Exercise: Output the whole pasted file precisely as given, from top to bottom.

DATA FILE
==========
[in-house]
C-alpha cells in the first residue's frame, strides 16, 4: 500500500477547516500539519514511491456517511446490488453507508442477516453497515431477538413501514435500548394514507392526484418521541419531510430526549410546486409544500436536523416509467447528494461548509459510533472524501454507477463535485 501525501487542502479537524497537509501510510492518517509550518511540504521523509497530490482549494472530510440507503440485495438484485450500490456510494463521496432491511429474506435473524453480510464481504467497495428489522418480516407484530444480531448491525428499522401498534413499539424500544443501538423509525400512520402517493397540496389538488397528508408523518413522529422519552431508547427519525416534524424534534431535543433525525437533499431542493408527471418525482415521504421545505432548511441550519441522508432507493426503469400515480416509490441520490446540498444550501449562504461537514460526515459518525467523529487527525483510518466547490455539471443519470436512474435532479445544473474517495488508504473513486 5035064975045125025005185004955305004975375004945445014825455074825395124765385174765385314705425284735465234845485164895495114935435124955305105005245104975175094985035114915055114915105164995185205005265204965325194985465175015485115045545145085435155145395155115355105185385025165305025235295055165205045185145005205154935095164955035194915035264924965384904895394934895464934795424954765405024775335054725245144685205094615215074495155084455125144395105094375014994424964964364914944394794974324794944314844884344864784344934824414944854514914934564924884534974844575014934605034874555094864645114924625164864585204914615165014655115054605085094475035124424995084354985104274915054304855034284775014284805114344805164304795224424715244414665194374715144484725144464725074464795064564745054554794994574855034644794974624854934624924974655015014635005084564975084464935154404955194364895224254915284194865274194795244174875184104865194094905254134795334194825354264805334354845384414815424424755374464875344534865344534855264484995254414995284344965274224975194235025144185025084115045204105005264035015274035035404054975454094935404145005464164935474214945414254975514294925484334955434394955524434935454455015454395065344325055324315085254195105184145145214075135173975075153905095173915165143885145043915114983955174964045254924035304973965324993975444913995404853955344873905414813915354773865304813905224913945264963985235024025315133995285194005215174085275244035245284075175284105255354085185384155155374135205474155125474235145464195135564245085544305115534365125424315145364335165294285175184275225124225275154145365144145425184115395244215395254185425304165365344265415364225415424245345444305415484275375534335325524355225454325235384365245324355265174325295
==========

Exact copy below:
[in-house]
C-alpha cells in the first residue's frame, strides 16, 4: 500500500477547516500539519514511491456517511446490488453507508442477516453497515431477538413501514435500548394514507392526484418521541419531510430526549410546486409544500436536523416509467447528494461548509459510533472524501454507477463535485 501525501487542502479537524497537509501510510492518517509550518511540504521523509497530490482549494472530510440507503440485495438484485450500490456510494463521496432491511429474506435473524453480510464481504467497495428489522418480516407484530444480531448491525428499522401498534413499539424500544443501538423509525400512520402517493397540496389538488397528508408523518413522529422519552431508547427519525416534524424534534431535543433525525437533499431542493408527471418525482415521504421545505432548511441550519441522508432507493426503469400515480416509490441520490446540498444550501449562504461537514460526515459518525467523529487527525483510518466547490455539471443519470436512474435532479445544473474517495488508504473513486 5035064975045125025005185004955305004975375004945445014825455074825395124765385174765385314705425284735465234845485164895495114935435124955305105005245104975175094985035114915055114915105164995185205005265204965325194985465175015485115045545145085435155145395155115355105185385025165305025235295055165205045185145005205154935095164955035194915035264924965384904895394934895464934795424954765405024775335054725245144685205094615215074495155084455125144395105094375014994424964964364914944394794974324794944314844884344864784344934824414944854514914934564924884534974844575014934605034874555094864645114924625164864585204914615165014655115054605085094475035124424995084354985104274915054304855034284775014284805114344805164304795224424715244414665194374715144484725144464725074464795064564745054554794994574855034644794974624854934624924974655015014635005084564975084464935154404955194364895224254915284194865274194795244174875184104865194094905254134795334194825354264805334354845384414815424424755374464875344534865344534855264484995254414995284344965274224975194235025144185025084115045204105005264035015274035035404054975454094935404145005464164935474214945414254975514294925484334955434394955524434935454455015454395065344325055324315085254195105184145145214075135173975075153905095173915165143885145043915114983955174964045254924035304973965324993975444913995404853955344873905414813915354773865304813905224913945264963985235024025315133995285194005215174085275244035245284075175284105255354085185384155155374135205474155125474235145464195135564245085544305115534365125424315145364335165294285175184275225124225275154145365144145425184115395244215395254185425304165365344265415364225415424245345444305415484275375534335325524355225454325235384365245324355265174325295